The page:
18. I extended the Pool Warranty – and dealt with some problems with the pool – God I hate that thing.

19. I took you on walks out side – and down the street – when we were able – and then in the wheel chair when you could not walk. It was not often that we could do it – but when possible – and I had some help we did it.

20. I kept you home for the entire time – and you died at home. I remember telling you a number of times – maybe more – that I was going to keep you home and I would always take care of you – not to worry.

21. When you could still walk – and especially on your time home in December and January – we would go in the car for appointments and to the Arizona Council for the Blind – even out to eat. This was a very labor-intensive task – walking you to the car – getting in and out – because you were blind – it was hard on both of us. It is really amazing what we were able to do.

22. When possible we went to some social outings also – to Toms house (Xmas and Thanks giving and Easter), to my parents, to restaurants – we tried to make this as normal as possible despite the nightmare we were both living.

23. I got you all your pills – and kept track of them all. The Hospice people seemed to be pretty impressed the way I was able to keep track of your medication.

24. I helped you through three seizures – the last one just before you died – where I had to give you a Valium enema to help stop it.

25. I called 911 two times – once in October – when you went blind – this one I am sure saved your life and again in January when you had one of your seizures. I know sometimes you may have thought it would have been better to die – but I am so glad that I had something to do with saving your live at those times – At least I was able to have you with me for a while longer. A hard as it was I treasure even the last 10 months I had with you.

26. I organize your 56th Birthday party – what a blast we had – you said it was the best BD you ever had.

27. I wrote your Eulogy and planed your “Celebration of Life”– even when you were still alive – I knew you were going to leave me and I had to be prepared – I wanted it to be the best Eulogy and “Celebration of Life” ever – It was so hard for me to do this when you were still alive and with me. I think what stopped me from involving you in some of these plans was because you seemed to forget that you were dying and I saw no point in keep reminding you about this – after all the nature of your illness and blindness seemed to make your circumstances different than the norm. Yes you should have been involved in some of these processes – but with what was happening to you – I think it was the best thing for you - that I did that for you.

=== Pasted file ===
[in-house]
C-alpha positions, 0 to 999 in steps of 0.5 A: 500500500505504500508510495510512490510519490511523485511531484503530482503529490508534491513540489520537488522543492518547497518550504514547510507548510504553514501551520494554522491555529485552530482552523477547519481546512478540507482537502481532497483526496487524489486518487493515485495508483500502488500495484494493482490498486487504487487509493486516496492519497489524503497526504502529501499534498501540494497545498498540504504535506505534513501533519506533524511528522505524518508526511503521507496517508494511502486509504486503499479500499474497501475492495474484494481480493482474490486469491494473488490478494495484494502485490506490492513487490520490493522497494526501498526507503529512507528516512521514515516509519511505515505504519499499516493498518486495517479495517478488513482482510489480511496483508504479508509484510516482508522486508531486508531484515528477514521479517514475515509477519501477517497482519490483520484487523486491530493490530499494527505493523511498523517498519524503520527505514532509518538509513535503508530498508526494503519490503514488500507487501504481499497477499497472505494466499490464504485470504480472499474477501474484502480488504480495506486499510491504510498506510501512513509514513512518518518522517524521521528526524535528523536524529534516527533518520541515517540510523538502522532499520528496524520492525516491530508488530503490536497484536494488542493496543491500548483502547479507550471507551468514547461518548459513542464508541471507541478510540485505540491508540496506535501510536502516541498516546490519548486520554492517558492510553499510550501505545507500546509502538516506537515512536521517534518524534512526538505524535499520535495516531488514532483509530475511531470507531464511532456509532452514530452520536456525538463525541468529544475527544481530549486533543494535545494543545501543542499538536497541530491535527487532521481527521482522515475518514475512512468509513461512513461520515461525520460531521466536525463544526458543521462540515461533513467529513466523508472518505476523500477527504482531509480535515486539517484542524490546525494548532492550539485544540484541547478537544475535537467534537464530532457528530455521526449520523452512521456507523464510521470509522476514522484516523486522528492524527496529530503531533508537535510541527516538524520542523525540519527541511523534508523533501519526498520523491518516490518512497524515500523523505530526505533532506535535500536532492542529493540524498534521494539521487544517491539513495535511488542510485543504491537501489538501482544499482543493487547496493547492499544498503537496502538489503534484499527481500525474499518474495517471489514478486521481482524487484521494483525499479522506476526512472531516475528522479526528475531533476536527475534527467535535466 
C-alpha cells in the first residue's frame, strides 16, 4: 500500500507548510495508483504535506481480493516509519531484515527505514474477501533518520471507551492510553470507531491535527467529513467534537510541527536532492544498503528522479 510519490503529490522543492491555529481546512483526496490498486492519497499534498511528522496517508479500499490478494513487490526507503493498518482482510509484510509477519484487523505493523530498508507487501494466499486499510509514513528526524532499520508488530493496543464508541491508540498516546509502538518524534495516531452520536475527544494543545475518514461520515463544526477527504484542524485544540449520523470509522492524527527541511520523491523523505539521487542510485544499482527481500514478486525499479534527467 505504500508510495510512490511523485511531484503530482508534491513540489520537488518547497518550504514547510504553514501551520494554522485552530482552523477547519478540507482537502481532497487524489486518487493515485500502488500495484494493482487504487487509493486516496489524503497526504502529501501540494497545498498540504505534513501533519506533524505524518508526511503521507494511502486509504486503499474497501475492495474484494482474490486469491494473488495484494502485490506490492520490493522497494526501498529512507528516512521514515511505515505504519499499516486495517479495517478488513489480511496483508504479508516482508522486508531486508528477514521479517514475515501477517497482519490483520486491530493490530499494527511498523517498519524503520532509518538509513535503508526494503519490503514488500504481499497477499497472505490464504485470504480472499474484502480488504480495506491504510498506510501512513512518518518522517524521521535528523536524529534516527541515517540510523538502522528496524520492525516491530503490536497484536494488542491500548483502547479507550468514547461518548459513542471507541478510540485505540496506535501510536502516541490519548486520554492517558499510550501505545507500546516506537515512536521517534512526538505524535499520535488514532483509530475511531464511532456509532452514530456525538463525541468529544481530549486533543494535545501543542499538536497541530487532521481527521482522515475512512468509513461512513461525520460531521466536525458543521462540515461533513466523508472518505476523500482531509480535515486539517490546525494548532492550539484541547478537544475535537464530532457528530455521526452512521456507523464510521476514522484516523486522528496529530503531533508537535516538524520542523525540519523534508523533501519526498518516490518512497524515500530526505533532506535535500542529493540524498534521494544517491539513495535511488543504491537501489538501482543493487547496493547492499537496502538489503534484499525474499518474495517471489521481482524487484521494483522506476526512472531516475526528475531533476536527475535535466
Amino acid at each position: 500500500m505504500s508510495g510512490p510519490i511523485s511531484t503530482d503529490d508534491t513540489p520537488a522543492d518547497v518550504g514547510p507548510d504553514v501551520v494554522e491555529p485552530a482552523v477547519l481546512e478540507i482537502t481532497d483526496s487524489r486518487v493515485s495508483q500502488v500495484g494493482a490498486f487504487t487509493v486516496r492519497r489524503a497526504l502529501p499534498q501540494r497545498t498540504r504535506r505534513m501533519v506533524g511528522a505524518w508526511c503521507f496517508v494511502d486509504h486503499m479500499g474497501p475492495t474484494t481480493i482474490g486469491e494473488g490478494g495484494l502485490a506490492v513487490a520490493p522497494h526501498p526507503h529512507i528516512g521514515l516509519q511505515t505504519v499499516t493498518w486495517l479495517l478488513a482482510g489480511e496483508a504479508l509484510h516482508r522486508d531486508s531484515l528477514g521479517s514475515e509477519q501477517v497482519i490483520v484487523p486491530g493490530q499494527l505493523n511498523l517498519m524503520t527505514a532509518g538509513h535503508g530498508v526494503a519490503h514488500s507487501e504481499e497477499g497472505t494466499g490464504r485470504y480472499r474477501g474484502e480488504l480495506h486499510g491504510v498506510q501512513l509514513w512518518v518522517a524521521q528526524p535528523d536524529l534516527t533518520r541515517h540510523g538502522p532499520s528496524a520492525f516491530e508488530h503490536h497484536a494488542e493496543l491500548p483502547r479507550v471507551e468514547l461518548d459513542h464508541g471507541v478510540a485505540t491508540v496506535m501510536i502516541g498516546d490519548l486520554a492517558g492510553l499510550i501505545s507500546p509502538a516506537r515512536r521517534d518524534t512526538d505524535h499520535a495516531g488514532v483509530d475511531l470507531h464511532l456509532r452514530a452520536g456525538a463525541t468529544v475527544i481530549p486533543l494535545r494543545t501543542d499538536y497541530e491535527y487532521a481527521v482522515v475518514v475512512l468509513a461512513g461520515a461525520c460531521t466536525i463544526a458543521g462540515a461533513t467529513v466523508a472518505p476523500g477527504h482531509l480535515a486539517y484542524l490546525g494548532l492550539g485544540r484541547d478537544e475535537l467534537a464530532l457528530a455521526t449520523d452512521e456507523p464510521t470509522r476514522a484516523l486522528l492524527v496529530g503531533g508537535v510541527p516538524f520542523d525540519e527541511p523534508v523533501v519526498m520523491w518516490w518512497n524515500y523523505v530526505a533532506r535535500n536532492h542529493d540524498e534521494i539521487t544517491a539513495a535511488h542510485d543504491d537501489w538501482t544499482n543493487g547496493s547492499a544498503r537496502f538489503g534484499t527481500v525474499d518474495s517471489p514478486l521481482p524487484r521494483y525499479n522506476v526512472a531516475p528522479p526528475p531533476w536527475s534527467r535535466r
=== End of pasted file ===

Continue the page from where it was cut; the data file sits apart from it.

28. I made the decision to stop having you take your Chemo drugs. As hard as this was for me I think it was the right decision – and I’m putting this in the “good” column. Giving you more Chemo was just potentially causing your immune system to create even more problems like the warts. I knew you would not want to live longer if the quality of live was not there. So rather than keep you alive – for me – I may have let you go a short time earlier – but I did that for you. Jack this really was an act of love. I hope some day someone does the same for me.

29. I was your Advocate for the entire time you had to be involved with the hospital and medical community – I fought for you “tooth and nail” – I’m sure many of these folks though I was insane – but I wanted the best for you and when my perception was that you were not receiving the finest care I was “in their face”. I ensured that you had the best there was to give.

Now that I have finished writing the Good vs. the Bad – I think I feel better. Yes I did some things that were not nice, kind or considerate – but when I look at what I did that was good - I believe the scales may be tilted to that side.

I have had a rough day today – I was dwelling too much on the 5 Bad things and not the 29 Good things that I was able to identify here.

I’m very sorry for the 5 Bad things – but I am also very proud of the 29 Good things that I accomplish during this last 10 months of your life. I love you as never before.

Your John Boy

I bet if you wrote a letter to your loved one that the “Good” column would far exceed the “Bad” column and that you did many wonderful things during the course of his illness. None of us are perfect – but we are all human – and our loved ones would be the first to extend forgiveness to us. They certainly would not want us to suffer. Now if we can only extend forgiveness to ourselves. Sometimes I still struggle with these issues – but it has gotten much better. Sit down and write your letter today – I would love to hear about the results. Writing is such a powerful tool – and in this case your own words will help you heal.

My best to you always,

John – Dusky is my handle on here